again with a downwards trend. Only external cracks are pertinent (no hydrogen diffusing to the inner wall) for synergistic hydrogen embrittlement-fatigue and any such fabrication flaws would have been easier to detect and remediate during fabrication than the internal flaws. which typically dominate corrosion fatigue assessments of dynamic risers. It is not expected that the pipe bends or flanges will have significant manufacturing residual stresses. this is likely to have resulted in a decrease in service stress. Since commissioning there have been numerous shutdowns. since they would all be supplied in the solution annealed condition. This is expected to bring a commensurate reduction in associated peak stresses (or at least no increases). slugging. Crack extension of a HISC initiated defect by synergistic hydrogen embrittlement fatigue is unlikely to change the threat profile.). other than those resulting from machining. Welding residual stresses will be present from the girth welds between the flange and the pipe. Temperature profiling of the GAEL pipeline measured a temperature drop of 15ºC between PdR and the Wye. Hydrogen embrittlement may exacerbate fatigue crack growth at high K (stress concentration factor) values.  The design documents for the GAEL pipeline were based on normal operating temperatures of 86ºC and a maximum operating temperature of 90ºC. or at least no increase. [3]. be no zero axial movement). The GAEL riser is rigid and significant fatigue loading is not anticipated from the main stress sources of. with a current trend of 4 to 5 per year. Historical data indicates that the normal operating temperature has been as high as 80ºC (briefly) and has been at 70 to 75ºC for a period of 4 to 6 months. Stress concentrations which may exacerbate stresses due to applied loads. Fitup stresses are not expected for the pipe or pipe to flange girth welds. no further rock dumping. The spool pieces and pipeline are “free” to move (calculations assumed a “virtual anchor” at a location on the pipeline where there would. wave loading and start-up/ shut down cycles. Studies undertaken by the Pipeline Validation Project have indicated a wax appearance temperature of 38ºC. etc. This profile would suggest that minimal wax is present upstream of the Wye. A further drop to approximately 50 bar has been seen in the last 8 years. no further burial.Upstream Engineering Centre BP Internal The wall thickness of the pipeline was selected to meet the code requirement of the hoop stress being within 60% of DSMYS. such as Machar East and Mungo. Potential sources of stress in the subsea component of the riser considered in this assessment include: o o o o o o o o Thermal expansion/ contraction of the pipeline (including transients due to start-up/ shut down and well configuration changes) Internal pressure (including transients due to start-up/ shut down and well configuration) Low cyclic stresses/ short duration peak stresses due to wave loading (including jacket movement) and slugging Residual fabrication stresses Residual FAT. Current temperatures average 65ºC. The following loading scenarios and factors were considered:  The riser is supported by a dead weight support located on the PdR jacket at an elevation 13 metres above the lowest astronomical tide (LAT) and further restrained by guides at multiple locations on the jacket leg. Again. since stresses high enough to initiate HISC will likely be high enough to result in through thickness cracking by HISC alone. but is not believed to significantly influence endurance in the absence of cracks. Therefore aggressive S-UEC-nnnn-yy Rev. in theory.g. provided that movement of the flowline is no more restricted than has been previously the case (e. installation (including fit-up) and leak test stresses Relative settlement (jacket and pipeline) Increased thermal stresses due to removal of internal deposits (such as wax) after any aggressive pigging operations. Internal pressure at the riser top has significantly dropped from 150 to 100 bar over the first 6 years of operation. Thermal expansion on start-up and contraction on shut down is believed to be lower now than experienced in previous years. Normal operating temperature trend is downwards. between the pipe and the bend and at the joints between pipe lengths of the riser. 1 Page 6 of 9 . but with some increases corresponding with the tie in of new fields.

however. This includes following any ILI campaigns. following the guidance of GN 36-020. If riser girth welds coincide with riser clamps (especially the lower most clamp). membrane + bending stresses of 90% SMYS are tolerable at welds away from other stress concentrations and at stress concentrations such as at the flange neck. In addition. consider any “upset” scenarios where the riser pressure or temperature has the potential to exceed the maximum historical operating conditions (for instance. no greater. a stress concentration will be present at the flange neck. the export line is required to be shut in and inspected for the presence of any external cracks or leaks which might have developed. then a full DNV RP F112 analysis may be required. this likely constitutes a high stress position of the subsea element of the riser with respect to external stresses due to pipeline displacements.Thus. the threat of HISC is believed to be low. or cannot be maintained. Within the context of DNV F112. Given that the riser is rigidly fixed at the lowest clamp. it is not expected that the ILI campaign will introduce increased thermal displacements (and associated stresses) at the PdR riser.Upstream Engineering Centre BP Internal cleaning (such as that which precedes ILI pig runs) is not expected to result in increased wall temperatures as a consequence of removing any thermal barrier from the internal wall (such as wax). Surveys of the riser and GAEL pipeline have shown no anomalies such as degradation of the clamps. settlement. 1 Page 7 of 9 . buckling. say one minute) remain lower than those experiences historically. as appropriate:      Low cathodic protection potential (<-1100mV Ag/AgCl) Degradation of the riser clamps Pinning/ restrictions of the flowline Changes in settlement Dropped objects on the riser or flowline If the above operational restrictions and threat management practices are impractical. inspection plans should ensure that the following factors are recorded and initiate a „management of change‟ process. Whilst details of the flange are not available. which could leave the riser susceptible to HISC. As long as operating stresses (including those caused by incidental service conditions of duration no greater than. the riser may be able to reach a stress regime greater than has been previously experienced. the blow down case). The magnitude of the residual and applied operating stresses is likely to be lower than those experienced for sustained periods during early operation and are believed to be. Assessment The threat of HISC is dictated by three factors:    Likelihood of hydrogen charging Susceptibility of the material Magnitude of the residual and applied stresses The likelihood of hydrogen charging and the susceptibility of the material remain unchanged since installation in 1997. Under these scenarios. Stress concentrations will also be present due to weld geometries and any misalignments at joints. This assessment does not. operational limits should be set. monitored and managed for the following:   Temperature (<70ºC) Pressure (<100 Bar) This review cannot offer any assurance for any excursions beyond these limits. at worst. etc. In the instance that these pressure and temperature limits are exceeded for longer than one minutes. S-UEC-nnnn-yy Rev. In order to ensure that previously experienced sustained stresses and safe material operating limits are not exceeded. this would constitute increased susceptibility and would have a permitted stress of 80% SMYS.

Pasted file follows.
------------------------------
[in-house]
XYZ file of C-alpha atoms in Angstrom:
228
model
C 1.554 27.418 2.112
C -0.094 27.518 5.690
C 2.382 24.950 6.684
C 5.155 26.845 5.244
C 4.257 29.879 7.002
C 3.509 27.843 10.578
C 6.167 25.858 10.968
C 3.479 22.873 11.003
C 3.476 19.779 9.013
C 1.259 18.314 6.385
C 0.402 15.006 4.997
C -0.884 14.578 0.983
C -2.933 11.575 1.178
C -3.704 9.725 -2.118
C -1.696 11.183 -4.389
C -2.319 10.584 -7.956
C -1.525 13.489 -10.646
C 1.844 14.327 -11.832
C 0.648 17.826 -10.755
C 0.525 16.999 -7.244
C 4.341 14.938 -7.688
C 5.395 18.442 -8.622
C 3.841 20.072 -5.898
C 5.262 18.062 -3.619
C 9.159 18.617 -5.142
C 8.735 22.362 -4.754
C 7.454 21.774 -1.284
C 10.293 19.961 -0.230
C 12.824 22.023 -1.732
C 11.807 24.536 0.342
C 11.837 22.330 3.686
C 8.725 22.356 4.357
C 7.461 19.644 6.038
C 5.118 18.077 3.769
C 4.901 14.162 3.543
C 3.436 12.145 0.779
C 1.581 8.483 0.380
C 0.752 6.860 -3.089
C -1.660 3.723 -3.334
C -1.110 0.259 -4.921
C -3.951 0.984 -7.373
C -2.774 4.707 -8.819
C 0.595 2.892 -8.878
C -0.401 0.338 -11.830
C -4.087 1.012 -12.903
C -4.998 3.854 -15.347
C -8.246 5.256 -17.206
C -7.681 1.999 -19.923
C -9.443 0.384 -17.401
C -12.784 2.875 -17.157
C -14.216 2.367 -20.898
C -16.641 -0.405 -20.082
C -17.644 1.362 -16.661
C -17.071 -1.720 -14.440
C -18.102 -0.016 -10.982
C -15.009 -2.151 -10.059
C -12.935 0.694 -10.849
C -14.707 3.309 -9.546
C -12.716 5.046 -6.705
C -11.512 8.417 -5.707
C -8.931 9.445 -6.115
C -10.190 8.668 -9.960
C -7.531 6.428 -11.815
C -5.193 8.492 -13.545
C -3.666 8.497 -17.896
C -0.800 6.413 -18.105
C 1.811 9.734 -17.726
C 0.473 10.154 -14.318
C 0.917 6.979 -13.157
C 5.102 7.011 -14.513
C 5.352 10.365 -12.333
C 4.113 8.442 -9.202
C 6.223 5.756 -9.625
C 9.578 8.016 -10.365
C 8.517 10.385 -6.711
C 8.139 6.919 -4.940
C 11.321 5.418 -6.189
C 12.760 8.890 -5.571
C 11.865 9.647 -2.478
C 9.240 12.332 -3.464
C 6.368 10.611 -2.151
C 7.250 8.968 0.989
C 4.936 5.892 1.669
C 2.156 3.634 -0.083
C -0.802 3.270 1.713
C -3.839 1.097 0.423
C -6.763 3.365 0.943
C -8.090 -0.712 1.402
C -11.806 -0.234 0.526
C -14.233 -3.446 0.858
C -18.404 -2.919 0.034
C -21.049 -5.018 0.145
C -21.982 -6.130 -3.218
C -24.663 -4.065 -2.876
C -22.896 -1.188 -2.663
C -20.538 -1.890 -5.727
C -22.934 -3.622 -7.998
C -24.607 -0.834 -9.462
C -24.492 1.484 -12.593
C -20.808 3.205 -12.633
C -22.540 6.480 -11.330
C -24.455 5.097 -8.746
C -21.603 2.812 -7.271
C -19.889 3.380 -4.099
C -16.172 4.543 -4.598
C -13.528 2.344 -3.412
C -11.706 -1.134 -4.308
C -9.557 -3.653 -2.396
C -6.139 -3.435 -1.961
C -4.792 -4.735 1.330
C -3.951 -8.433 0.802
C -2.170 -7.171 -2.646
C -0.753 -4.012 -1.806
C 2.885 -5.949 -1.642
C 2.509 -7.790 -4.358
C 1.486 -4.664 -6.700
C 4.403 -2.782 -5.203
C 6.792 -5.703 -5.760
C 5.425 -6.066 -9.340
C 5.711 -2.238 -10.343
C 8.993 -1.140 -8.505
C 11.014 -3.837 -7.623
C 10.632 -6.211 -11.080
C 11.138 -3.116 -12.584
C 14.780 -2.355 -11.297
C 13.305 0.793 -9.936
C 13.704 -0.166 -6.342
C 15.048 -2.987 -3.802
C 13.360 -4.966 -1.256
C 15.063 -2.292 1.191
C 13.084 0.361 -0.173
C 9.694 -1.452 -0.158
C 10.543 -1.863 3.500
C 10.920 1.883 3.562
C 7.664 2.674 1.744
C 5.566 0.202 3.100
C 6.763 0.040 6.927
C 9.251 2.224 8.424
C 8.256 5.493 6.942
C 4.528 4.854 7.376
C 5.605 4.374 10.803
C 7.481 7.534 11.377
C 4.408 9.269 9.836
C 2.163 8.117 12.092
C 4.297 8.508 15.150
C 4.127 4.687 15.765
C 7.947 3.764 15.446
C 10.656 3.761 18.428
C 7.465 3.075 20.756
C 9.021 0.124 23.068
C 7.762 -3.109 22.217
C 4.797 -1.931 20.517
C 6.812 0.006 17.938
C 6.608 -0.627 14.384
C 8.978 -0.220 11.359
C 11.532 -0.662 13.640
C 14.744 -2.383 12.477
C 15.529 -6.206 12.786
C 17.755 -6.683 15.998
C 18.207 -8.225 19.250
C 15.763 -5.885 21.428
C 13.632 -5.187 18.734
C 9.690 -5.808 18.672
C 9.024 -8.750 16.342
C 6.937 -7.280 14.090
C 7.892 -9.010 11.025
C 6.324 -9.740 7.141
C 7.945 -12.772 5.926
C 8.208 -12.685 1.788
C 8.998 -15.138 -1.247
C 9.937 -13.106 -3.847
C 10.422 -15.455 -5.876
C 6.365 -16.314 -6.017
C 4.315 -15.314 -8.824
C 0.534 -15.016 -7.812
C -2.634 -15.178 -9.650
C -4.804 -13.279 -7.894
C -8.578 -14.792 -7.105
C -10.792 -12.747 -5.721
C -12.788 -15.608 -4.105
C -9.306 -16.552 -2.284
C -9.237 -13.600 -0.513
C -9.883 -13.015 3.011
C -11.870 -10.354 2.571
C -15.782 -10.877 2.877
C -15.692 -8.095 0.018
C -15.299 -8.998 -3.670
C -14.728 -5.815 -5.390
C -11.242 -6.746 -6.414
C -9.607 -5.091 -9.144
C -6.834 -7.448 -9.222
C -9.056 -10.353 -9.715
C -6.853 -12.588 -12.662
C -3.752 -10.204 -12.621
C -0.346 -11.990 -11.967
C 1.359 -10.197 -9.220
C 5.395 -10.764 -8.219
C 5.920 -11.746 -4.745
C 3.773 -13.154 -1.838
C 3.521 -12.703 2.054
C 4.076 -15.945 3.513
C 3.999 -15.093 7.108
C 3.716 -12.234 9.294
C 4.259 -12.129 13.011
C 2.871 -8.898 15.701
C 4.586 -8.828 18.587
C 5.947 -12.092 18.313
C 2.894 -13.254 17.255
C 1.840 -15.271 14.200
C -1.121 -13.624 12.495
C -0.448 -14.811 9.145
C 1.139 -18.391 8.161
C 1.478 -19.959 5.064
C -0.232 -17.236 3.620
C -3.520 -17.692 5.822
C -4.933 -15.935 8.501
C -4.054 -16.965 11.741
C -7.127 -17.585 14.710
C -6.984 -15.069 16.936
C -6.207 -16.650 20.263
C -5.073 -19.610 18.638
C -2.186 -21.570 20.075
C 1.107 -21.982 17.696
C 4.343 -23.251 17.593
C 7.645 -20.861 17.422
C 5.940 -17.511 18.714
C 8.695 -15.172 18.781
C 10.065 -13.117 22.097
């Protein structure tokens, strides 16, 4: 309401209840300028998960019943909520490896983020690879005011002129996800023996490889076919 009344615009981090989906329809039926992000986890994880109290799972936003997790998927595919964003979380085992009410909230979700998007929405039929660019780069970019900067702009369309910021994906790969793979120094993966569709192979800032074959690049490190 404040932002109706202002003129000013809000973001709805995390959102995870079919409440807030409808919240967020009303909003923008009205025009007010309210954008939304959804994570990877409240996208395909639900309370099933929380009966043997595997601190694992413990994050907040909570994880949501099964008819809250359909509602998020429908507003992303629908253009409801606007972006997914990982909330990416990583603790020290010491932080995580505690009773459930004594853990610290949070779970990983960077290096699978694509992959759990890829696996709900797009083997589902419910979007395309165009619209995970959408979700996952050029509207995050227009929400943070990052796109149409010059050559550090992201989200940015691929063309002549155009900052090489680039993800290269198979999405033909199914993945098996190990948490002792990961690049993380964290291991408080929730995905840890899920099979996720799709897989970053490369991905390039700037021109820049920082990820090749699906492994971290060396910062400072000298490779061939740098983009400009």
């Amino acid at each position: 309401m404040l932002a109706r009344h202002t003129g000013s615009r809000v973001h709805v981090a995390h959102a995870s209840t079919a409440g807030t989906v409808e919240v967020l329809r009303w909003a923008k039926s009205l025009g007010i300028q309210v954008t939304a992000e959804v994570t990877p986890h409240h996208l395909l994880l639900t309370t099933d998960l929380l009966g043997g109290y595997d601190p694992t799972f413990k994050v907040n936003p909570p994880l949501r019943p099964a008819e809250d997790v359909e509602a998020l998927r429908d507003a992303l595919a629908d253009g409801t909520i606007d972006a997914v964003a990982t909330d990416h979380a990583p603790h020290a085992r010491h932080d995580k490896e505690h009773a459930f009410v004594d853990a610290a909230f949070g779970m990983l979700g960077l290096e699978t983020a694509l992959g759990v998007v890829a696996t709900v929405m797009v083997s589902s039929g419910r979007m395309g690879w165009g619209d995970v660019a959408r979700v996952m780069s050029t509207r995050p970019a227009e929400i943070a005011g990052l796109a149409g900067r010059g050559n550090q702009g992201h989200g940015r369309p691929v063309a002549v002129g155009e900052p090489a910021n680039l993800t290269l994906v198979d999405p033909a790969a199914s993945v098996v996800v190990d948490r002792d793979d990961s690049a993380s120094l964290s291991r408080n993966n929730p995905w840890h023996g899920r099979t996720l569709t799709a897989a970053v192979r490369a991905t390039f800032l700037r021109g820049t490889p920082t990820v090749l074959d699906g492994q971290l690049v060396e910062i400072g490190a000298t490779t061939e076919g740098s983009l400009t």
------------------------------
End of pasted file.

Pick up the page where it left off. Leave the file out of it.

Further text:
Fatigue Data for Ferritic-Austenitic Stainless Steels Under Cathodic Protection. June 2012 [4] Specification for Duplex Stainless Steel seamless Line Pipe – B-210X-18-09-050 [5] Specification for Induction Bends for pipelines and risers (Duplex Stainless Steel) – B-210X-18-09-051 [6] Specification for Subsea Fittings and Flanges – B-210X-18-09-052 [7] Specification for welding and inspection carbon steel pipeline risers and prefabricated spools – B-210X18-09-023 [8] PdR Riser &_J-Tube Design Final Report . 1 Page 8 of 9 . TWI Report 22074/2/12.Upstream Engineering Centre BP Internal References [1] BP Internal Link to PVP SharePoint: https://wss2. aspx [2] BP Internal Link to Subsea and Pipelines Documentum: \\Reuabzss002\subsea and pipelines\09 Pipelines\ ETAP\Integrity\01 PIMS\04 DFI [3] TWI.B-211X-46-07-012 [9] Specification for Thermally Sprayed Aluminium (TSA) coatings – B-210X-18-09-081 [10] Technical Note – RC1 PDR Riser Analysis“ – B-211X-46-07-005 S-UEC-nnnn-yy Rev.bp.

1 Page 9 of 9 .Upstream Engineering Centre BP Internal Appendix A S-UEC-nnnn-yy Rev.